On Thursday, May 4th, the House of Representatives narrowly passed the American Health Care Act, or ACHA. The ACHA is intended to replace “Obamacare,” or the Affordable Care Act. The bill narrowly passed the House with a 217-213 vote, and still has yet to pass the Senate. If the bill does continue as is, the ACHA may affect you or your loved ones if you have a disability. Here are some key points of the ACHA:
You are here
The Adult Disability Report form, which is also known as Form SSA 3368, is one of the first and most important forms of a disability claim. This report is the cornerstone of your disability application with the Social Security Administration (SSA) and provides Disability Determination Services (DDS) with what they need to review your claim and make a decision on your eligibility for benefits.
The Social Security Administration’s (SSA’s) rules for disability are strict. Even with a serious heart condition, you may not meet the severity level requirements to receive benefits. If you have a heart attack, then you may now qualify for disability, even if you didn’t before. It really depends on your specific circumstances, including how severe your chronic cardiac condition is and how significant your post-heart attack impairments are.
According to the United States Bone and Joint Initiative (USBJI), musculoskeletal conditions, including bone and joint injuries, affect more than 54 percent of working-age adults in the U.S.
Injuries and chronic conditions, like arthritis, tendonitis, and connective tissue disorders, are among the most common causes of disability in the U.S., and under certain circumstances, can qualify for disability benefits.
Disability benefits from the Social Security Administration (SSA) are only available to people who have serious, long term, or permanent disabilities.
Some applicants may also qualify for expedited review of their disability claims because they have conditions that the SSA has identified as inherently disabling.
These conditions are part of the SSA’s Compassionate Allowance (CAL) program and an applicant with a CAL condition can expect to receive a decision on eligibility within just a few weeks after filing.
Disability and the loss of income it leads to inevitably affects all aspects of life. It can make money matters exceptionally tight for the entire family. Disability benefits from the Social Security Administration (SSA) may relieve at least some of the financial strain. Approval for Social Security Disability Insurance (SSDI) however depends on meeting both the medical and the technical eligibility requirements, and the technical requirements include a relatively recent work history.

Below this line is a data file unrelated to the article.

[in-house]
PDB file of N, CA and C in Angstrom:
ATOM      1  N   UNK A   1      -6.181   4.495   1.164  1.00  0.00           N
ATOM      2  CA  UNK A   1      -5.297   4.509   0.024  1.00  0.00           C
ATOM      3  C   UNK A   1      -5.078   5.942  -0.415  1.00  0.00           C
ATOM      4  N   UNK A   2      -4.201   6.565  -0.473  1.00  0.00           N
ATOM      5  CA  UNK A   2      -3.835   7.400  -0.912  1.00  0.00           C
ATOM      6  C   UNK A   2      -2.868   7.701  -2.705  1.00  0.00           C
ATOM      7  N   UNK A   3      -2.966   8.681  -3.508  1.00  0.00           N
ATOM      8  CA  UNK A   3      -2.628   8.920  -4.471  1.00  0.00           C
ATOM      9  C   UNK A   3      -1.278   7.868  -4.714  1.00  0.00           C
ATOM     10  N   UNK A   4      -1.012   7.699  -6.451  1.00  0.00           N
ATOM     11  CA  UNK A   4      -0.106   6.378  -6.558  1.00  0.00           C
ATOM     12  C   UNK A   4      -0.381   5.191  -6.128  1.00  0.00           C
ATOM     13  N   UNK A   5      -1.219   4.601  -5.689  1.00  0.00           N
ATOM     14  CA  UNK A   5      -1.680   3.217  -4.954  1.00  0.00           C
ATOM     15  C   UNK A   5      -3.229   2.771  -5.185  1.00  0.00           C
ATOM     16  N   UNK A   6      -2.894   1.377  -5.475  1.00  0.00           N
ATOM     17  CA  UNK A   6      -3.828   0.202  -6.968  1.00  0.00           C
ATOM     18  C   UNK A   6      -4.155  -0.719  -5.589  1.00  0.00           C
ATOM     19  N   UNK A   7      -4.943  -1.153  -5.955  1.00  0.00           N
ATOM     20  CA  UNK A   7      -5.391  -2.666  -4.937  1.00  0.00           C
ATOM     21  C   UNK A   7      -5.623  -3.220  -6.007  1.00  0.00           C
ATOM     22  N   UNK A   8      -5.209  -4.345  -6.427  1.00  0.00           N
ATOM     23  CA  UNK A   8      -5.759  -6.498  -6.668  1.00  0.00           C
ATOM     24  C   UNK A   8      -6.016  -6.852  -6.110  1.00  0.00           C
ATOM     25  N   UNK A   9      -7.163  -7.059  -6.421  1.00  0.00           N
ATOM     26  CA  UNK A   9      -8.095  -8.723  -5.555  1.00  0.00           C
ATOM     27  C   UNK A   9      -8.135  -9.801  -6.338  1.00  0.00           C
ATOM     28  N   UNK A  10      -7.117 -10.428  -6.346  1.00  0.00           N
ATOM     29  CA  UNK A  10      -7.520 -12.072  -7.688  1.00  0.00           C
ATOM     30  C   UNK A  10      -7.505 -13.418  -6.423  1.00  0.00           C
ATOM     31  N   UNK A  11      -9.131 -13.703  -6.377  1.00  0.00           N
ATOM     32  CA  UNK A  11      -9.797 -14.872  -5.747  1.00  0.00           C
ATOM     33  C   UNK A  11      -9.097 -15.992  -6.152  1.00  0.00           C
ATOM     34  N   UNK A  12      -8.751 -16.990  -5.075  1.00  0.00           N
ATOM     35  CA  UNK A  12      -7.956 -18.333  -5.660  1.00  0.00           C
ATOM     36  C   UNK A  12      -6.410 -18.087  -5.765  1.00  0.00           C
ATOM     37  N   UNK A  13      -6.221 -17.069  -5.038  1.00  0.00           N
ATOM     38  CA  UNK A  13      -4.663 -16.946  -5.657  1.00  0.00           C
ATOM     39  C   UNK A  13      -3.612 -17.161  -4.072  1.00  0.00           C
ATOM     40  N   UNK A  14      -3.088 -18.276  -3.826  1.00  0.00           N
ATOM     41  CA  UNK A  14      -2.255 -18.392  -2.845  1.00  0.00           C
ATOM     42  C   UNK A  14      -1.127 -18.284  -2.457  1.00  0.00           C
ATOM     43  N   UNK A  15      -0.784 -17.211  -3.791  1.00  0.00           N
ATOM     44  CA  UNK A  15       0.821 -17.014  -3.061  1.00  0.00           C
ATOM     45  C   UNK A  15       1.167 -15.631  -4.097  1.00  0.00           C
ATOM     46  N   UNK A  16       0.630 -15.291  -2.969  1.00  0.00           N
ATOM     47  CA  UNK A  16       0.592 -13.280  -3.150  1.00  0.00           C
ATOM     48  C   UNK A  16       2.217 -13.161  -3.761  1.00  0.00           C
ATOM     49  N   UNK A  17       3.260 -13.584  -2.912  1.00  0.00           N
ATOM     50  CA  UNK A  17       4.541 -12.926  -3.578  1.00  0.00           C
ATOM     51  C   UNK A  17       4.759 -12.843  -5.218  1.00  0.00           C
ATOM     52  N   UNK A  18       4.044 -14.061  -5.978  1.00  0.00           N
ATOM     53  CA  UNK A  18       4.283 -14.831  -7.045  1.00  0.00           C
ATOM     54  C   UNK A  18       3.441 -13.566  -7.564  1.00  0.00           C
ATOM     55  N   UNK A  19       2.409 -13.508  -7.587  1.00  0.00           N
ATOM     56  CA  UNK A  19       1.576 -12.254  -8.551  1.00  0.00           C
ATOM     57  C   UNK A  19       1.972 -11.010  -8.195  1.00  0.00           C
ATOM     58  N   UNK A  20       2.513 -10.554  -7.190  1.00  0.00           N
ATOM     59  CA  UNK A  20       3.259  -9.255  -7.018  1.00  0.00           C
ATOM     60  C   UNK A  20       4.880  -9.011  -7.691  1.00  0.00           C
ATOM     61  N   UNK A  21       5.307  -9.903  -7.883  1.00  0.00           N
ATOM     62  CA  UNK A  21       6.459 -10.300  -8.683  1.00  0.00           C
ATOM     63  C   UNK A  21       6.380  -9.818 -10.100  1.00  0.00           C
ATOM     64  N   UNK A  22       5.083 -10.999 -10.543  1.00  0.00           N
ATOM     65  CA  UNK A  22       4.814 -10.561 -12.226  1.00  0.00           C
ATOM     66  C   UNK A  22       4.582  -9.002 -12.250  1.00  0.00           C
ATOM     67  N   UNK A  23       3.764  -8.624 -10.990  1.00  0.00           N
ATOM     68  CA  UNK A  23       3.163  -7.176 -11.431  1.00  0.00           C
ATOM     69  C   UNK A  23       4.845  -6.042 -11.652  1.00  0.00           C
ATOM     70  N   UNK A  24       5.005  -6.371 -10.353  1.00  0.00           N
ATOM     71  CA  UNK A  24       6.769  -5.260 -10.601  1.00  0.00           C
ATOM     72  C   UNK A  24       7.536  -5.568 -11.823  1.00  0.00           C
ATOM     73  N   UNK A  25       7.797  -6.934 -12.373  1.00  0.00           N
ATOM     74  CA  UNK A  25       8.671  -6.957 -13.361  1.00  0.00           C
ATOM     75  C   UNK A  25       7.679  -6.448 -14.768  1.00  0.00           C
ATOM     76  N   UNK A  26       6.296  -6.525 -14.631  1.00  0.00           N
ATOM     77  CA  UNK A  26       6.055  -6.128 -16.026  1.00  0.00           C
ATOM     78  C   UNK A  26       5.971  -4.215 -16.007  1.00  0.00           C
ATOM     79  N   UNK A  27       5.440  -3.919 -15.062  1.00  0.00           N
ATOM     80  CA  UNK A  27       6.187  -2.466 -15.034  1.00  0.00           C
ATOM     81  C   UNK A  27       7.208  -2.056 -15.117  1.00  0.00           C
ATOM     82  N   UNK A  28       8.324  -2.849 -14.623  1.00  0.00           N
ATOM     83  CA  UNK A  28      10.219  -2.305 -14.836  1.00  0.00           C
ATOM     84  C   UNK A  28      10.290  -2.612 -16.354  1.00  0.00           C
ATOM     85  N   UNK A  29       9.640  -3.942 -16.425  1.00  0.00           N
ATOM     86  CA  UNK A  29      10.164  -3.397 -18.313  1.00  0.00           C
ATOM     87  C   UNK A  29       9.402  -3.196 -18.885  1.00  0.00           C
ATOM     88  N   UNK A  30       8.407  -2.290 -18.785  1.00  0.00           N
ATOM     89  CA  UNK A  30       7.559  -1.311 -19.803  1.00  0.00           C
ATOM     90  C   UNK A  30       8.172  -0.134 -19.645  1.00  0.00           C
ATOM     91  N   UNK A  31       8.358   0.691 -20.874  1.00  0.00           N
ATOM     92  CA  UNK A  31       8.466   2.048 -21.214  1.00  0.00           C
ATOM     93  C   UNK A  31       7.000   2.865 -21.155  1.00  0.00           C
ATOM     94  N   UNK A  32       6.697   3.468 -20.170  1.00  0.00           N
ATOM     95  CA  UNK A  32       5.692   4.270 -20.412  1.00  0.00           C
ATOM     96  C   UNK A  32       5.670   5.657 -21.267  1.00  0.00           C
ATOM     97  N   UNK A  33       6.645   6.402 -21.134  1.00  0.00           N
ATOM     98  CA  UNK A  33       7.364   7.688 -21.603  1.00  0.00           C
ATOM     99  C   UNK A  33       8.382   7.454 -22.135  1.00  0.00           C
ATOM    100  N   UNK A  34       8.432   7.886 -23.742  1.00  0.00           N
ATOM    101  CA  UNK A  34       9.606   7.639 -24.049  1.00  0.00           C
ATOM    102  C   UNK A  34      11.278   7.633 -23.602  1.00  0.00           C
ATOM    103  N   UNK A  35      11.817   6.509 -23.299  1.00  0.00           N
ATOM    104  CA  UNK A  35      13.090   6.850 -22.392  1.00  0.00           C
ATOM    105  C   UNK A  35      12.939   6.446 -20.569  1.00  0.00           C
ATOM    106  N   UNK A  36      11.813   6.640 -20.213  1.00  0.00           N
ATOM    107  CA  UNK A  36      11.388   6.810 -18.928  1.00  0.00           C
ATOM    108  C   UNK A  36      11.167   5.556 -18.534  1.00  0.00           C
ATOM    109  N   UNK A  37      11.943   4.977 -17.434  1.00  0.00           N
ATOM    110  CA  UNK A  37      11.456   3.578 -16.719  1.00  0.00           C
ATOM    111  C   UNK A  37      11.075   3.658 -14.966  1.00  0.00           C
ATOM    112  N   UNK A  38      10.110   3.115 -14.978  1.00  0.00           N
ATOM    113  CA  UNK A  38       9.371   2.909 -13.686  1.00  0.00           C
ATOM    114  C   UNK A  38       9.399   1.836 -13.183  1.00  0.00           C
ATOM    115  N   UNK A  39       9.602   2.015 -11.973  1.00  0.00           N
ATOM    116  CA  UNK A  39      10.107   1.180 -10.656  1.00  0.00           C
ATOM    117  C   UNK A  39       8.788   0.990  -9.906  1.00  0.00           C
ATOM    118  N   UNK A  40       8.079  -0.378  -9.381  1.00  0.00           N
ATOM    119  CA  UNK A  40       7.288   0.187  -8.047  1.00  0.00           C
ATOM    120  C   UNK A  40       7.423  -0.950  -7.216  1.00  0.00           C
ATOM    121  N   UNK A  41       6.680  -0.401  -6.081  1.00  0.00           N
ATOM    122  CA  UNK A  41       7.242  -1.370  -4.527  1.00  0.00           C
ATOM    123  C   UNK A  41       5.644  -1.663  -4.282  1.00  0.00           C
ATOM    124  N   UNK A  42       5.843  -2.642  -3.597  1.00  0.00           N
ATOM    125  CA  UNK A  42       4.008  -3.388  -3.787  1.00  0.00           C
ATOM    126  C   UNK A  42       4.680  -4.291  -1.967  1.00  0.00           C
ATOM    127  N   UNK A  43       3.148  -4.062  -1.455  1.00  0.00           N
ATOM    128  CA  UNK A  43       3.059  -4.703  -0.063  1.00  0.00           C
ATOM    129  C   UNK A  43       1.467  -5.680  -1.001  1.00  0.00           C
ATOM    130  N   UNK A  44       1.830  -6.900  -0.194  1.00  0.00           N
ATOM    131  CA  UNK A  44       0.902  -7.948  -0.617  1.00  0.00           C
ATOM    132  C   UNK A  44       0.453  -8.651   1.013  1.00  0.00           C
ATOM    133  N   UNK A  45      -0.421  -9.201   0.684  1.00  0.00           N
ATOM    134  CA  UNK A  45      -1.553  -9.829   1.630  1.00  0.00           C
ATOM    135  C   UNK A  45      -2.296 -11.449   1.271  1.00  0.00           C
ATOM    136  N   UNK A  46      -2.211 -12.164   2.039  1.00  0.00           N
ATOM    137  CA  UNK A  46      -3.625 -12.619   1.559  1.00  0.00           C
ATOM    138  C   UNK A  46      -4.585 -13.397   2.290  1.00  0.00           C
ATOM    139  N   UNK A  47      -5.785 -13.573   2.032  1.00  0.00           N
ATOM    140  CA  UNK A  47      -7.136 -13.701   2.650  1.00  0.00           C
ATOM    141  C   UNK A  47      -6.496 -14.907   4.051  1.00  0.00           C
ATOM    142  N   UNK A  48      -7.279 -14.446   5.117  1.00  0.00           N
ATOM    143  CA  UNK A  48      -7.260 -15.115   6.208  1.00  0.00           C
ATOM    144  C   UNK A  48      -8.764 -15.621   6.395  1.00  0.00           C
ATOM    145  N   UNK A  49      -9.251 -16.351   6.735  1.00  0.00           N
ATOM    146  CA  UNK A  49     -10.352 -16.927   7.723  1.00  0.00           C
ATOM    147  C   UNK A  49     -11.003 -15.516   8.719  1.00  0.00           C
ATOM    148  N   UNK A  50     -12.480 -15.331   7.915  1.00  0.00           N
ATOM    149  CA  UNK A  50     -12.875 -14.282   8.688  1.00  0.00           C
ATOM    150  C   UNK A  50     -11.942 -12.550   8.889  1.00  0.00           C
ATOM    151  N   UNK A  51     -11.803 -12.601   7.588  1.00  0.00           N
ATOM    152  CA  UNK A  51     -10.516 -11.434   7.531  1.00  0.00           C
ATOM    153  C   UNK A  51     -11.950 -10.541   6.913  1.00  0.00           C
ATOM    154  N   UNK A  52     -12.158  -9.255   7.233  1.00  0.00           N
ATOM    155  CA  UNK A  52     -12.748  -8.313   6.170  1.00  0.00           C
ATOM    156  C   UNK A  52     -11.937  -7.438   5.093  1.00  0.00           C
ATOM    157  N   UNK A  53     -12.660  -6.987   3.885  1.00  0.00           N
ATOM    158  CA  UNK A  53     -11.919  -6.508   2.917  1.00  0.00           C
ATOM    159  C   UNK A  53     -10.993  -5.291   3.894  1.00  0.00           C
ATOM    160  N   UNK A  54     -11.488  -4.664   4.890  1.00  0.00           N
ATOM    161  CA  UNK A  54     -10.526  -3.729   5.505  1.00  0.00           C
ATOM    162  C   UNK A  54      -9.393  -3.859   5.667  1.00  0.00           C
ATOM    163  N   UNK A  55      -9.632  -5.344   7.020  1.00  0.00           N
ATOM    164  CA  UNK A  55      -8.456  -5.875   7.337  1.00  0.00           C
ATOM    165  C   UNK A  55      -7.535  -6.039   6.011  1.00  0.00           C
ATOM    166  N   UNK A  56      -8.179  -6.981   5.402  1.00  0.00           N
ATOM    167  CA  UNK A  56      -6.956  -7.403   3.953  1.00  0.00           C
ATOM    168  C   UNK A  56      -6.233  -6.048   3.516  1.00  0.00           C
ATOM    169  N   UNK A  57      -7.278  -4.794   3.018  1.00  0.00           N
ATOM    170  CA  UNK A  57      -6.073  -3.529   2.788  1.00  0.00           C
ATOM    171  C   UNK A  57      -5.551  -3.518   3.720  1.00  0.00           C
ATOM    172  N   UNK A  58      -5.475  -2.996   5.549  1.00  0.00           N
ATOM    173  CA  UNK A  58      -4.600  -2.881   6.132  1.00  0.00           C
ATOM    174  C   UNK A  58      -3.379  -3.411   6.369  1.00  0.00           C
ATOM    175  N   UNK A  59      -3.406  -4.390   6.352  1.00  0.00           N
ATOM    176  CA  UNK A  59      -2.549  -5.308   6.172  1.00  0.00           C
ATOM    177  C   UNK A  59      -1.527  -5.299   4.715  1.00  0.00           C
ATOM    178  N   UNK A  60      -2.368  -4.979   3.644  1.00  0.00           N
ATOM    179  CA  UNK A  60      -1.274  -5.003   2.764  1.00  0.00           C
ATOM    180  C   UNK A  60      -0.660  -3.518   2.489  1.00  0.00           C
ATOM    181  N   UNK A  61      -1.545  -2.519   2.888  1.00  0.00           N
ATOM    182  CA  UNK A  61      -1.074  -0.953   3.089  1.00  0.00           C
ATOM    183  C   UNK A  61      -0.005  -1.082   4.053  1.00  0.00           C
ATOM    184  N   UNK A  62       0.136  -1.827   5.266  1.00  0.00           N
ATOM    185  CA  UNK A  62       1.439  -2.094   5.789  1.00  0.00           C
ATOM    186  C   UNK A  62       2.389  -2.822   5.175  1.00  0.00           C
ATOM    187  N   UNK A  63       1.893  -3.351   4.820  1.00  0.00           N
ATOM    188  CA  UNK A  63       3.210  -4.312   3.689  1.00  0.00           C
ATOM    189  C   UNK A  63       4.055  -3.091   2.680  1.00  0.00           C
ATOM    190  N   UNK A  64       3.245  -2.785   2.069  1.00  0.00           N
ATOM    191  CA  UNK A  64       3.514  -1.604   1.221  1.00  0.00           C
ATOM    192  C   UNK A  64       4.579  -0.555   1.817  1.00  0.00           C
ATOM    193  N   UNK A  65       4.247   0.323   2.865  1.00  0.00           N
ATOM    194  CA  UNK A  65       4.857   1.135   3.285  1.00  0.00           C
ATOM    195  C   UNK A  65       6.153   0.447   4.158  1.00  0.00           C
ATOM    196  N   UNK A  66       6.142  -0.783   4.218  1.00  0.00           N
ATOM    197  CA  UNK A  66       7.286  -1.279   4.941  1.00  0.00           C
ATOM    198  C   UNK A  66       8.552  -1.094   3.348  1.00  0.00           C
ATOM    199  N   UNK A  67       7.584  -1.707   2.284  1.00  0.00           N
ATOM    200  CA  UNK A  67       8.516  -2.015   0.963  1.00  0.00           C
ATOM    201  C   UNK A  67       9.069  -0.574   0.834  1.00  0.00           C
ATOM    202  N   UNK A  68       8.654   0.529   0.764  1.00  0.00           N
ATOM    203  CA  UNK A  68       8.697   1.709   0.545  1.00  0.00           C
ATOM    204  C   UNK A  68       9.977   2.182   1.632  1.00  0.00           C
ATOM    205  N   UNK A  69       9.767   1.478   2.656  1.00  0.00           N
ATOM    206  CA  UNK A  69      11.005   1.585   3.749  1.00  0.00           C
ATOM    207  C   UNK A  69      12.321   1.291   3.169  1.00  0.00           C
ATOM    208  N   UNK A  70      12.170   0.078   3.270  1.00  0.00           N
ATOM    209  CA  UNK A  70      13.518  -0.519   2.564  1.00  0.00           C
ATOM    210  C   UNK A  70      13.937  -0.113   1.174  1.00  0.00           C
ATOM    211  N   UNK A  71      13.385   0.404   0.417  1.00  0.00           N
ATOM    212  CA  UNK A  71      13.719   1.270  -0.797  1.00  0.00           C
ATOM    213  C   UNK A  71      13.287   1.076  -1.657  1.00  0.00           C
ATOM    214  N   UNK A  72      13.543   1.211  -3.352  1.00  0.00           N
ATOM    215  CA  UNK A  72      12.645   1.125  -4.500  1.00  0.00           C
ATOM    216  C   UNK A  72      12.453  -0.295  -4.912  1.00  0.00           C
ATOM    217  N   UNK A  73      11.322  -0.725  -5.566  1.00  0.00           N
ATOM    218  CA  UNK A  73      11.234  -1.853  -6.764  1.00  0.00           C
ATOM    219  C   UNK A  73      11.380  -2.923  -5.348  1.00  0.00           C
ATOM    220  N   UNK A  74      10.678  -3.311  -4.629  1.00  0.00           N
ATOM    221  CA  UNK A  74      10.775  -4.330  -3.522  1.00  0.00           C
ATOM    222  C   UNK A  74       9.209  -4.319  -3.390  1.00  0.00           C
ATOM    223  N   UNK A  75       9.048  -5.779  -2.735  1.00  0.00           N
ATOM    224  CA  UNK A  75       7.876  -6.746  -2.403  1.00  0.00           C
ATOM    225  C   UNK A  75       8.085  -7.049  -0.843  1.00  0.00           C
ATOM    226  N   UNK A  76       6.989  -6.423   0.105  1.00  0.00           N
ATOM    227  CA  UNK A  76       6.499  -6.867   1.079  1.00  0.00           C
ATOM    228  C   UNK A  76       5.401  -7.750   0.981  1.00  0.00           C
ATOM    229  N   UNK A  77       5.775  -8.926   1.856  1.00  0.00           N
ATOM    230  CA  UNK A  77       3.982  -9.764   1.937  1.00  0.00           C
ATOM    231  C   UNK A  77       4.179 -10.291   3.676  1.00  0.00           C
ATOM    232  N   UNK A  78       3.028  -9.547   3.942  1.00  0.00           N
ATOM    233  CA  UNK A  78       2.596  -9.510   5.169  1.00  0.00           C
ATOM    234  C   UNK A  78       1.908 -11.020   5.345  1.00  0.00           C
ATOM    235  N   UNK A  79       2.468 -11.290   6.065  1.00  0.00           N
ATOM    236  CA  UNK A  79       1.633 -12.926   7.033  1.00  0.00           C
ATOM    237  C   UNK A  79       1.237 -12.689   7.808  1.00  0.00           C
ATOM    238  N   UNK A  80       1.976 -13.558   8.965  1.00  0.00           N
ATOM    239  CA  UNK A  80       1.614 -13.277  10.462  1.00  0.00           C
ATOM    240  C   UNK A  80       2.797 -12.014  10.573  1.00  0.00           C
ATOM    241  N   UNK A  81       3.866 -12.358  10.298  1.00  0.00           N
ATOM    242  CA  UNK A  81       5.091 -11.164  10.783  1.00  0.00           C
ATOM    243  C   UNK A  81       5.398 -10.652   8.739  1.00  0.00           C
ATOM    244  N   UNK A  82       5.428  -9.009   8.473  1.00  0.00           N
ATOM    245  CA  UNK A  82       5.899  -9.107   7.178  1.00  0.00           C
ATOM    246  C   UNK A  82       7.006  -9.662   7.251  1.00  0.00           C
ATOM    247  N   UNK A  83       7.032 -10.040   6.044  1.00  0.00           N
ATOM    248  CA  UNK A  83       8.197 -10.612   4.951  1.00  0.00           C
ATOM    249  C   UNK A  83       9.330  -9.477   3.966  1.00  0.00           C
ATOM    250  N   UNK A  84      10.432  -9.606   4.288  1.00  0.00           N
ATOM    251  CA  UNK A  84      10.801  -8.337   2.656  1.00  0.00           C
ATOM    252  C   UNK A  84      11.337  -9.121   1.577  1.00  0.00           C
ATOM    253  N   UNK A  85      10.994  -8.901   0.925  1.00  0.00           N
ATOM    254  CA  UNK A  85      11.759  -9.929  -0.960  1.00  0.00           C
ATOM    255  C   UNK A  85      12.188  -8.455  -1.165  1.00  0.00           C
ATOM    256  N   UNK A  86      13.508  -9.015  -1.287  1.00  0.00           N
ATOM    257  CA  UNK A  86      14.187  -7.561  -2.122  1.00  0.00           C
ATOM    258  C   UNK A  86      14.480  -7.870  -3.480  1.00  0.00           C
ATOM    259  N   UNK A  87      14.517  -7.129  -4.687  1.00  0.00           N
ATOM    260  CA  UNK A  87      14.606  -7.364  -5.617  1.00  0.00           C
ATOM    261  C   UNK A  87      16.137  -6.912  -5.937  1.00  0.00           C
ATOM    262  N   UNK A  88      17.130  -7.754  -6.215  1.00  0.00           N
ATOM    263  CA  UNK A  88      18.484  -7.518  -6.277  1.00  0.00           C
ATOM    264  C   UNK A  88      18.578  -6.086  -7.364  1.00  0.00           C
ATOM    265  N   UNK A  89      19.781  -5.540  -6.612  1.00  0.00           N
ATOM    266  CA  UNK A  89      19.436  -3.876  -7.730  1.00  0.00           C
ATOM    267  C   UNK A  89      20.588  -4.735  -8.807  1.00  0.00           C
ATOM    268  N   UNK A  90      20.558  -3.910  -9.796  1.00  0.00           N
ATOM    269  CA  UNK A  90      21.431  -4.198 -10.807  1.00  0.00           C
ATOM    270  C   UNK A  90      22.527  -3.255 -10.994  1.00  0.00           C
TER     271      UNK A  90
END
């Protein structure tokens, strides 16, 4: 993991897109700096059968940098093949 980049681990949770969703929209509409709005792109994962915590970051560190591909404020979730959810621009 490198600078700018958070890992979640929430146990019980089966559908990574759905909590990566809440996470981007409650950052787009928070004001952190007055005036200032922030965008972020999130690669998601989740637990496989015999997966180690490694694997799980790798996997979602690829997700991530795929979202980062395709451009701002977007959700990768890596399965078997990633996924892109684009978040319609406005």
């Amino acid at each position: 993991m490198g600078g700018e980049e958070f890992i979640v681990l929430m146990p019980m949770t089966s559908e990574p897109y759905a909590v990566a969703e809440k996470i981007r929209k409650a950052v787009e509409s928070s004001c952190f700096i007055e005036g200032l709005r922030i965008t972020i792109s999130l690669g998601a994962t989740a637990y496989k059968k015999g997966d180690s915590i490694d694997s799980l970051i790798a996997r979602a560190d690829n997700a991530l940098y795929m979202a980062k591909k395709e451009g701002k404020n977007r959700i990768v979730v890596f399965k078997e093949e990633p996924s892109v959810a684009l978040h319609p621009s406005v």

It might be possible to get by without your usual paycheck for a while after a serious illness or injury puts you out of work. When disability becomes long-term or permanent though, you’ll need additional, regular income that you can count on to pay the bills and cover everyday living expenses.
Disability benefits from the Social Security Administration (SSA) may be the answer, and since your application is so important, you may decide to seek legal assistance with your claim by hiring a disability advocate or attorney.
Assistive technology (AT) refers to any product, system, equipment, or software used by disabled persons to improve their working and daily lives. From special joysticks and keyboards to specialized computers and communication systems, millions of Americans currently rely on various forms of AT.
Unfortunately, some users are unaware that their disabilities may qualify them for disability insurance. Moreover, some feel that their disabilities may make it too hard to fill out the application.
Heart disease and strokes are two of the three most deadly diseases in the United States. Combined, these two illnesses result in approximately 750,000 deaths in the US each year — almost a fourth of all annual deaths in the United States.
This February is American Heart Month, created to raise awareness of diseases like this that claim the lives of so many. Continue below to learn more about their symptoms, the warning signs of these diseases, and how you can help to make our future more heart disease-free.
The Social Security Administration (SSA) reviews financial data and publishes a list of updates every year. These updates include adjustments to maximum benefit amounts, work credits, and other financial thresholds. Whether you’re now receiving benefits or planning to apply in 2017, you’ll need to be aware of the SSA’s new figures.